In special relativity mass is the "scalar length" of the four vector. When one has a specific particle, a photon, one knows the mass is 0. If one has two photons, their combined mass is not additive, it follows four vector algebra and will depend on the angles . The same will be true for two electrons, their combined mass is not additive but forms their invariant mass.

Thus the meaning of mass is different between Newtonian physics and relativistic physics, since in Newtonian masses are additive in relativistic they are not.

Now we have the Heisenberg uncertainty principle and within a specific region delta(p)*delta(x)>h, momentum is not well defined nor position, thus an experiment to get at the force, F=dp/dt will be indeterminate to that extent, and even for a single particle it will measure a different mass depending on the x within the HP. More so when there is an interaction of two particles, and I cannot think of an experiment where a second particle will not be involved in the measurement, where the combination of the indeterminacy of momentum and the vector addition will combine to even higher uncertainty of the combined mass measurement.

This is my simple minded answer without going into QED and virtual photons etc., where still four vector algebra will hold. There is a limit to the range in which Newtonian physics is valid. It is not possible to mix classical and relativistic and quantum mechanical concepts of mass, so there can be no example.

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@anna v: Thanks, Anna, for your contribution. I do not want to argue about what you said but all you wrote does not cancel the notion of mass. Masses of compound systems are calculated from masses of involved particles and their interactions, so there is no any change of particle masses due to their interactions. There is no one physical phenomenon to make "not surprising" "changes" in masses and charges of involved particles, so I do not trust 't Hooft's words. Look, for example, at the Debye screening in plasma - it is a physical and completely calculable effect. No constant is modified. –  Vladimir Kalitvianski Jun 22 '11 at 14:31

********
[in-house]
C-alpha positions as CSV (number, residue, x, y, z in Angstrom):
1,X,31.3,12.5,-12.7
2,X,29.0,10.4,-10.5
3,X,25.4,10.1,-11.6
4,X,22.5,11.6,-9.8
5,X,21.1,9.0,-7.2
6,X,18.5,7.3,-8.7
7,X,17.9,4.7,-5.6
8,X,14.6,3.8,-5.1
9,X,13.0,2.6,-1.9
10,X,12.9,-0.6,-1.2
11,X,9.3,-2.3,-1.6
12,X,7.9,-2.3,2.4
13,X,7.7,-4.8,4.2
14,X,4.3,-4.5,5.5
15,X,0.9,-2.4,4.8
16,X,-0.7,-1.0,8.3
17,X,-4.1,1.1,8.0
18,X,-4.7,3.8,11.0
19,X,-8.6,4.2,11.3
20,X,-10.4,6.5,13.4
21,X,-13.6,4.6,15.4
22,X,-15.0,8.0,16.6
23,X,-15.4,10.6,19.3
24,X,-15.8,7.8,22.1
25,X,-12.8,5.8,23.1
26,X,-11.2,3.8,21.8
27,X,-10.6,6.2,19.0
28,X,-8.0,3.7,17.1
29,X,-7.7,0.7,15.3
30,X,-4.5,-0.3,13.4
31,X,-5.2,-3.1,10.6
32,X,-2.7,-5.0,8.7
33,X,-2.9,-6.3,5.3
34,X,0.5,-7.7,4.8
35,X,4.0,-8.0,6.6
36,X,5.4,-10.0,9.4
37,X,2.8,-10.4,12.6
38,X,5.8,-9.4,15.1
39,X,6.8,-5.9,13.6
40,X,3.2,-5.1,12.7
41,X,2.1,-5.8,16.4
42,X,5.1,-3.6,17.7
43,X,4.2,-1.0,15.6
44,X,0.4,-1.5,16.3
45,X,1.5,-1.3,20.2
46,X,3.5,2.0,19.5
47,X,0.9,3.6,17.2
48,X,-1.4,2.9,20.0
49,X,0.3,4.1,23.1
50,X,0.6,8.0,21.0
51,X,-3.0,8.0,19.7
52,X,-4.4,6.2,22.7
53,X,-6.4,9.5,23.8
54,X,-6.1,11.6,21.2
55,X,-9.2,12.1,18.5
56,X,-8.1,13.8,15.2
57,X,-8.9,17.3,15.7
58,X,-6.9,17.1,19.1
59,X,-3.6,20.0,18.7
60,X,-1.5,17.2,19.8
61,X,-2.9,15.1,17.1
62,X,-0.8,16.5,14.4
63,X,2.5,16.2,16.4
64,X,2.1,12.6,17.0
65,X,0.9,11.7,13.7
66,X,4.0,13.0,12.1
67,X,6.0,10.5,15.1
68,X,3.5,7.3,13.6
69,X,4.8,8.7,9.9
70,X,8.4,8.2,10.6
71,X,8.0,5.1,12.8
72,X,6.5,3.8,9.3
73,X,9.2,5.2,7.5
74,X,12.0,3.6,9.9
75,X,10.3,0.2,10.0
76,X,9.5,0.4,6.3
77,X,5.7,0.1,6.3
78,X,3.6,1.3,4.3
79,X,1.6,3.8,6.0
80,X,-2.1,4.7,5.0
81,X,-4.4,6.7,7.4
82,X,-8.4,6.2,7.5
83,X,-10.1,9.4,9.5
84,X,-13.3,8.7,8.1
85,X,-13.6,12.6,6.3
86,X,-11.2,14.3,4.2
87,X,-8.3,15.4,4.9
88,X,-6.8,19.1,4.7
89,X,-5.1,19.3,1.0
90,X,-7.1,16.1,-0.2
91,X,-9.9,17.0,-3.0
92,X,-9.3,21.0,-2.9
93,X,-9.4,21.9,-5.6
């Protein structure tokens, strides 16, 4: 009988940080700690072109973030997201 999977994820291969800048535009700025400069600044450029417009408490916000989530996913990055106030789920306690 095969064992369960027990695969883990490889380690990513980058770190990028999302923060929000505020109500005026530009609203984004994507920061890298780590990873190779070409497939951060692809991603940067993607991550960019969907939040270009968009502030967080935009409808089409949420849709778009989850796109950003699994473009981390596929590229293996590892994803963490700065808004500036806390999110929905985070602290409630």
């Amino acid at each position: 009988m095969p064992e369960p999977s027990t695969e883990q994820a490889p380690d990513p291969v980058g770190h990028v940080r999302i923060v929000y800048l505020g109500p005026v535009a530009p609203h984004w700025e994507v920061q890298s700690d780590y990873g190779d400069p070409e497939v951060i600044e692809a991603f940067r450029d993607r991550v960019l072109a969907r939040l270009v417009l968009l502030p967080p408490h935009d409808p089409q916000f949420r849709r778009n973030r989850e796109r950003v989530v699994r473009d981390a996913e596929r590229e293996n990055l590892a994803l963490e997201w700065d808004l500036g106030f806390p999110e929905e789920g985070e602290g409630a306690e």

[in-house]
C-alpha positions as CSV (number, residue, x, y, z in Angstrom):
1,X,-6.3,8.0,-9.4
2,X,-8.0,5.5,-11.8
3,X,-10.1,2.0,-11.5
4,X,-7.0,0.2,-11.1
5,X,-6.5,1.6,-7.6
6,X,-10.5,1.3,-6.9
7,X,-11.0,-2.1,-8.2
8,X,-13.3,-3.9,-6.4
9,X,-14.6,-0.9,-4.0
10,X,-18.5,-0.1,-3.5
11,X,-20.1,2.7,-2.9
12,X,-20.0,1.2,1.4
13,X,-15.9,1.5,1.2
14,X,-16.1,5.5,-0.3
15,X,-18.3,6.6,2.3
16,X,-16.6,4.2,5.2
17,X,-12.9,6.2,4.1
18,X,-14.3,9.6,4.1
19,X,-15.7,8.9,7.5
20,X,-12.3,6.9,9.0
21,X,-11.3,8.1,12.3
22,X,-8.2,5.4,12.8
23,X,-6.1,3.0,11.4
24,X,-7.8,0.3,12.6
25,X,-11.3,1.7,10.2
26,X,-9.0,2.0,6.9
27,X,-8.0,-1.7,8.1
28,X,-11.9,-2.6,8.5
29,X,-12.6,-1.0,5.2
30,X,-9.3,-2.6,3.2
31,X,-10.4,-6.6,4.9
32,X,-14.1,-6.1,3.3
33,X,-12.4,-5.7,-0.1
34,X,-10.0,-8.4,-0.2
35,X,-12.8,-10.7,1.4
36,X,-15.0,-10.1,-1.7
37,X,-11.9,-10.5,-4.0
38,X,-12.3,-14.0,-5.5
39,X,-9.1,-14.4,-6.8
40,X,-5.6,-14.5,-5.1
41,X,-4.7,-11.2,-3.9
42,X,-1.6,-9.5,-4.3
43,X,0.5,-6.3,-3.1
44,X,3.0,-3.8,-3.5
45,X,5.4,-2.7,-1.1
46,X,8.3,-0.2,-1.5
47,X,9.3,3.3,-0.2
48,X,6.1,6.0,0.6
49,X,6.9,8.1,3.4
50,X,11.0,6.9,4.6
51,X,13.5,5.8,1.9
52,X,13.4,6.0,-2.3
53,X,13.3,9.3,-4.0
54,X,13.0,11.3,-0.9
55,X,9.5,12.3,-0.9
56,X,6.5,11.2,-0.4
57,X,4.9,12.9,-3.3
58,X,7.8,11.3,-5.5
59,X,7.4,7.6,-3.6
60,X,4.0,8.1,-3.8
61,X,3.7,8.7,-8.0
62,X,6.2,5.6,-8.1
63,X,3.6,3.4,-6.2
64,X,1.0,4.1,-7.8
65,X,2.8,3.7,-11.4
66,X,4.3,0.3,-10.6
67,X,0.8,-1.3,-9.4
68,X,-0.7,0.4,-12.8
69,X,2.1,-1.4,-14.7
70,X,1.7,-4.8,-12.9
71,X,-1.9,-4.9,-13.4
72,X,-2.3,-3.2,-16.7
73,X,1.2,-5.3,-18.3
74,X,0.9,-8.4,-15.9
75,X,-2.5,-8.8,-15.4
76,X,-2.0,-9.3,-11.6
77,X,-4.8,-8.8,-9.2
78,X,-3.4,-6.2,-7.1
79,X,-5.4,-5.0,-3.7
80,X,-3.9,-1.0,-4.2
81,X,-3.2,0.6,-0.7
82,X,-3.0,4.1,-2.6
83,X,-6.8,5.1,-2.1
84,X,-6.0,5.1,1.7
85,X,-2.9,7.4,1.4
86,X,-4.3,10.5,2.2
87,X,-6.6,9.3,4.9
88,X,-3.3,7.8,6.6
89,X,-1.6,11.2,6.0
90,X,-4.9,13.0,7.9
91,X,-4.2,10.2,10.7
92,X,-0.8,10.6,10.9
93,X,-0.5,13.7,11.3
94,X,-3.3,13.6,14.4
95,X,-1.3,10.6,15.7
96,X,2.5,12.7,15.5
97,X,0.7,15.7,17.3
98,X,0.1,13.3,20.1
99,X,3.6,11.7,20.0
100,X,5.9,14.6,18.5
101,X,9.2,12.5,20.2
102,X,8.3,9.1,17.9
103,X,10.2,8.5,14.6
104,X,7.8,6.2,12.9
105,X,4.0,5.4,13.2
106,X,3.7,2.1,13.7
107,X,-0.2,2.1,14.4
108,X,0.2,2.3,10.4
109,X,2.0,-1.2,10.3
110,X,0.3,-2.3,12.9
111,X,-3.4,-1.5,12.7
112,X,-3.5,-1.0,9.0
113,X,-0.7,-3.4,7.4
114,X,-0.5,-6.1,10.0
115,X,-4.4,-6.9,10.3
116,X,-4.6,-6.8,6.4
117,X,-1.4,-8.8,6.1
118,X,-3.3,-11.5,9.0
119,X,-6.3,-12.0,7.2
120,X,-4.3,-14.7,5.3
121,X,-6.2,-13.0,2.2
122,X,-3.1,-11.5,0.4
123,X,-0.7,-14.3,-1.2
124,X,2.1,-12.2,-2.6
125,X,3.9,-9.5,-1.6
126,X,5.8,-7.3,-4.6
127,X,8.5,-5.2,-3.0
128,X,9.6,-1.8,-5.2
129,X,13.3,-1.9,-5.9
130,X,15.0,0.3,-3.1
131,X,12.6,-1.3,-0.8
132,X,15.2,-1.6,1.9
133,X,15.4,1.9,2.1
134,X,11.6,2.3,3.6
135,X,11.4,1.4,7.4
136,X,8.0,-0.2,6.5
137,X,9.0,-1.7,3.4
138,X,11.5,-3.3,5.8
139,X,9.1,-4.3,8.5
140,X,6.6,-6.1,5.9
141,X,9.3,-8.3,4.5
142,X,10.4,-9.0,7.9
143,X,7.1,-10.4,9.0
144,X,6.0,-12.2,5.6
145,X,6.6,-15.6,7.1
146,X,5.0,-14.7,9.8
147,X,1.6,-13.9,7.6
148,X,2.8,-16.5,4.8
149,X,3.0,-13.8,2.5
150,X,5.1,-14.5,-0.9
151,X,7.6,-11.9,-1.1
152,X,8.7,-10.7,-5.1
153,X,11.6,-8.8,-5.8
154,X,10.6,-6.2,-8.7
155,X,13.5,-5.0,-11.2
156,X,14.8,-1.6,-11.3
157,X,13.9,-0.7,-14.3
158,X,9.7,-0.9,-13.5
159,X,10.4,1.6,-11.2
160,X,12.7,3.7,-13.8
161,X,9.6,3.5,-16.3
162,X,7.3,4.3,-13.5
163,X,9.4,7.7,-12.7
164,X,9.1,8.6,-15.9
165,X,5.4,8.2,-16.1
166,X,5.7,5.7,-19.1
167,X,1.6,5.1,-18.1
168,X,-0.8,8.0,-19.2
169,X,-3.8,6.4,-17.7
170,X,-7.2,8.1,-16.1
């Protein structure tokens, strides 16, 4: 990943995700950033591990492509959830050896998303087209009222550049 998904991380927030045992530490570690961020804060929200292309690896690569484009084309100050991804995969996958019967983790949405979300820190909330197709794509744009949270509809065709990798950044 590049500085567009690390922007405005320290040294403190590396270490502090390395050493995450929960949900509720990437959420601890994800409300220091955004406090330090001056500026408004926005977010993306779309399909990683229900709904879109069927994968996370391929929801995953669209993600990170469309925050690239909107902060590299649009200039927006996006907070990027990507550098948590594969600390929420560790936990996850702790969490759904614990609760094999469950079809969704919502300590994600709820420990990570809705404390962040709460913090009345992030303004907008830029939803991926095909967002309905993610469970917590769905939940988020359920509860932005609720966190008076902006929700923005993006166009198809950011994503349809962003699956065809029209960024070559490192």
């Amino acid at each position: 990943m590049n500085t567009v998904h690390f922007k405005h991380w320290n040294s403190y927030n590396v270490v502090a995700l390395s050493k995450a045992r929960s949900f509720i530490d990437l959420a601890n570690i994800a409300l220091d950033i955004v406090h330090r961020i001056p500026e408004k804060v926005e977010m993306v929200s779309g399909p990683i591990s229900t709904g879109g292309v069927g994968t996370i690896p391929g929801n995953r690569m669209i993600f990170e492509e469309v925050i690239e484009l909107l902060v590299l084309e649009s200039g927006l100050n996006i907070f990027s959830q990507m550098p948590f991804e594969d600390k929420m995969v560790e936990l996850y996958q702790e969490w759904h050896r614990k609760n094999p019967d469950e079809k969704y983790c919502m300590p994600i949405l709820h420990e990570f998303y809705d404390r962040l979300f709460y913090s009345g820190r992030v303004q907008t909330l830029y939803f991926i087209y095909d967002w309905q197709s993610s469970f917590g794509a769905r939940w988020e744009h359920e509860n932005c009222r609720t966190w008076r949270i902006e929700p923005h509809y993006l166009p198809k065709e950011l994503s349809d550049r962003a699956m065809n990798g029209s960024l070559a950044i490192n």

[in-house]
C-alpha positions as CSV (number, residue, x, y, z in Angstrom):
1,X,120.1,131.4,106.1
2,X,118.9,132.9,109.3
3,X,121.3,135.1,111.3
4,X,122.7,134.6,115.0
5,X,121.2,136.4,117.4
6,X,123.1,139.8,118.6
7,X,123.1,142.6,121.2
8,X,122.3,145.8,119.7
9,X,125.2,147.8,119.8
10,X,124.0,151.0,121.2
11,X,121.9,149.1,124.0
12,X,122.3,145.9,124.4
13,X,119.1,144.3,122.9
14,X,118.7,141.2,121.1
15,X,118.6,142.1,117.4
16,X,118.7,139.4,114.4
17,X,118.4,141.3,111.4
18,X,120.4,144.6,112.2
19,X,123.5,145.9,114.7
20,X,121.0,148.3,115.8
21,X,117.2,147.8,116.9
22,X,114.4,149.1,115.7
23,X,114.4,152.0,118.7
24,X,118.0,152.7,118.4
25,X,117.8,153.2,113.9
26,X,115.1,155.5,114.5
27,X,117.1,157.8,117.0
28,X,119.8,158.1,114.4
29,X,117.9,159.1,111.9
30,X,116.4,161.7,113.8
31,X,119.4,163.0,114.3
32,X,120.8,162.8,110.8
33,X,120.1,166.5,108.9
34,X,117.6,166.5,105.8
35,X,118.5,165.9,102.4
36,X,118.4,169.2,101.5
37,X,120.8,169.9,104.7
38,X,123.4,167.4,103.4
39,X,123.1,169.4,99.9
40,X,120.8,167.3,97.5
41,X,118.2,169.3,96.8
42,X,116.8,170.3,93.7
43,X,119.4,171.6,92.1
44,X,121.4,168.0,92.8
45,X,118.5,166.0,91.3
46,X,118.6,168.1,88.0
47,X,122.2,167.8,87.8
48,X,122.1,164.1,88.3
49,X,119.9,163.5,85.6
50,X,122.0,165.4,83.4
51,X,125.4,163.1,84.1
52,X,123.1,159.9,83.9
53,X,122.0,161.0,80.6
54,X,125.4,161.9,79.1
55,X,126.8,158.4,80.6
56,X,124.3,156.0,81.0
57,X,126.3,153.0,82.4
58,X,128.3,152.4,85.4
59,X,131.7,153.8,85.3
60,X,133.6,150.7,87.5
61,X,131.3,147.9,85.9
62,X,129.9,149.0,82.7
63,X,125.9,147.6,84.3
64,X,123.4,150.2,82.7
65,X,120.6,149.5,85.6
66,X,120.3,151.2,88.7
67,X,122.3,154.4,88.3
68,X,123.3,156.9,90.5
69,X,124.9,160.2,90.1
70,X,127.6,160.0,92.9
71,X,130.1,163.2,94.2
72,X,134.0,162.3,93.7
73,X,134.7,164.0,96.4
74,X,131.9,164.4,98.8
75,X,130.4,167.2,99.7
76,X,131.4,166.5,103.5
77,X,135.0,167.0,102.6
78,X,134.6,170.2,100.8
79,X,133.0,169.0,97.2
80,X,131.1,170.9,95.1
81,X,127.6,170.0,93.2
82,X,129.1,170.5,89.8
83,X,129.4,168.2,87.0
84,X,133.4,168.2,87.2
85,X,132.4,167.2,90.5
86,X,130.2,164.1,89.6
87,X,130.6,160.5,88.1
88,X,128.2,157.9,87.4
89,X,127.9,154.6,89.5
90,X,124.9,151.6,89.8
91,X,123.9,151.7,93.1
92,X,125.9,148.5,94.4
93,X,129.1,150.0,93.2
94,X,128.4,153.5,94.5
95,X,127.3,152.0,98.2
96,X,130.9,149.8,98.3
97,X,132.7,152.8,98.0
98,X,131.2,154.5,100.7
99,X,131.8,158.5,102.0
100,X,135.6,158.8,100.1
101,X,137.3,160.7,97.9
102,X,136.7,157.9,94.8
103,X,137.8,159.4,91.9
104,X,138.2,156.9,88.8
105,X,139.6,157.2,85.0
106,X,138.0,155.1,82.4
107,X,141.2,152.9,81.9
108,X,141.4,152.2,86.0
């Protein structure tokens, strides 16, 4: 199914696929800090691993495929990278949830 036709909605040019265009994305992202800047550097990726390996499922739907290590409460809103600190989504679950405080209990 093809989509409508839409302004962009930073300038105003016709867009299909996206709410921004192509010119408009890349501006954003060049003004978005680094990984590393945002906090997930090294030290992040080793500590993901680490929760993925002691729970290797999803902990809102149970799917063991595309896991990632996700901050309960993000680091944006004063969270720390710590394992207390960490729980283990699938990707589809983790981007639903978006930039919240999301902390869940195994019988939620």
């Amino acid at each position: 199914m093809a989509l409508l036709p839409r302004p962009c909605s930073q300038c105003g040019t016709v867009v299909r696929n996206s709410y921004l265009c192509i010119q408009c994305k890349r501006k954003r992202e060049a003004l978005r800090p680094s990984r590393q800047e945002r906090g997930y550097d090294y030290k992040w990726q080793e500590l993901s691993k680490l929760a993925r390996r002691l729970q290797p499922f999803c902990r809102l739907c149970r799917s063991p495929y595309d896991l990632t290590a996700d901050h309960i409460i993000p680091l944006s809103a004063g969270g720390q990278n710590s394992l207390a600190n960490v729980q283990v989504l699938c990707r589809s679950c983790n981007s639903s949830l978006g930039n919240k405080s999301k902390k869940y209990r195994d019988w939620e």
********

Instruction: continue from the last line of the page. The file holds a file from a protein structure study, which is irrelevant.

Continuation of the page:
I amnot trying to cancel the concept of mass, I am trying to say that mass is a different animal in classical physics and in quantum relativistic physics. When the HP is ignorable and velocities are low the concepts coincide. When we talk of elementary particles the HP is ever present due to the dimensions of the thingies. –  anna v Jun 22 '11 at 15:54
@anna: The fact that the particle energy and momentum is calculated with different formulas does not touch the meaning of mass but the energy and momentum themselves. When we say an interaction changes the particle velocity, we mean $dV/dt = F/m$. We never write $dm/dt$ or $de/dt$ due to force. –  Vladimir Kalitvianski Jun 22 '11 at 16:12
Maybe I mean Vladimir that the concept of force is not applicable at the level of particle physics except as dp/dt It is momentum that enters the equations that carry any meaning at the micro level.Interactions on elementary particles change momentum and energy , the four vector. –  anna v Jun 22 '11 at 18:25
@anna: I completely agree. The mass is not a dynamical variable. –  Vladimir Kalitvianski Jun 22 '11 at 18:37

When a mass is accelerated unruh radiation is produced. An accelerated particle moves in rindler space so boundary conditions due to the presence of an horizon causes the instability of the vacuum that produces a thermal atmosphere of particles that radiates. Also the accelerating particle produce gravitons. The very nature of inertia, and therefore mass, is veiled in mystery. The Higgs fiels is atributed with the property that it gives mass to particles. The Higgs mechanism is nothing that a well-defined mathematical procedure to give mass to Yang Mills fields while preserving renormalizability. But what is the origin of the Higgs field? Is it gravitational? Is it an artificial construction? If the Unruh radiation scenario is correct when you accelerate a mass you have to subs tract the back reaction due to the emission of gravitons and unruh rad. In response to your answer, I would say that Newtons Law is actually and approximate law of nature that cannot be used rigorously to define mass anymore. The problem is that QFT, String Theory, or M-Theory cannot be used either because there are not universally accepted. The nature of the Higgs boson is unknown, and unruh radiation or gravitons have not been detected. In this sense, the meaning of mass is still an open question.

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It is not what I wanted to hear. In fact, it is people who changes masses and charges in course of the theory "development" (with coupling again coupled already things). –  Vladimir Kalitvianski Jun 28 '11 at 15:05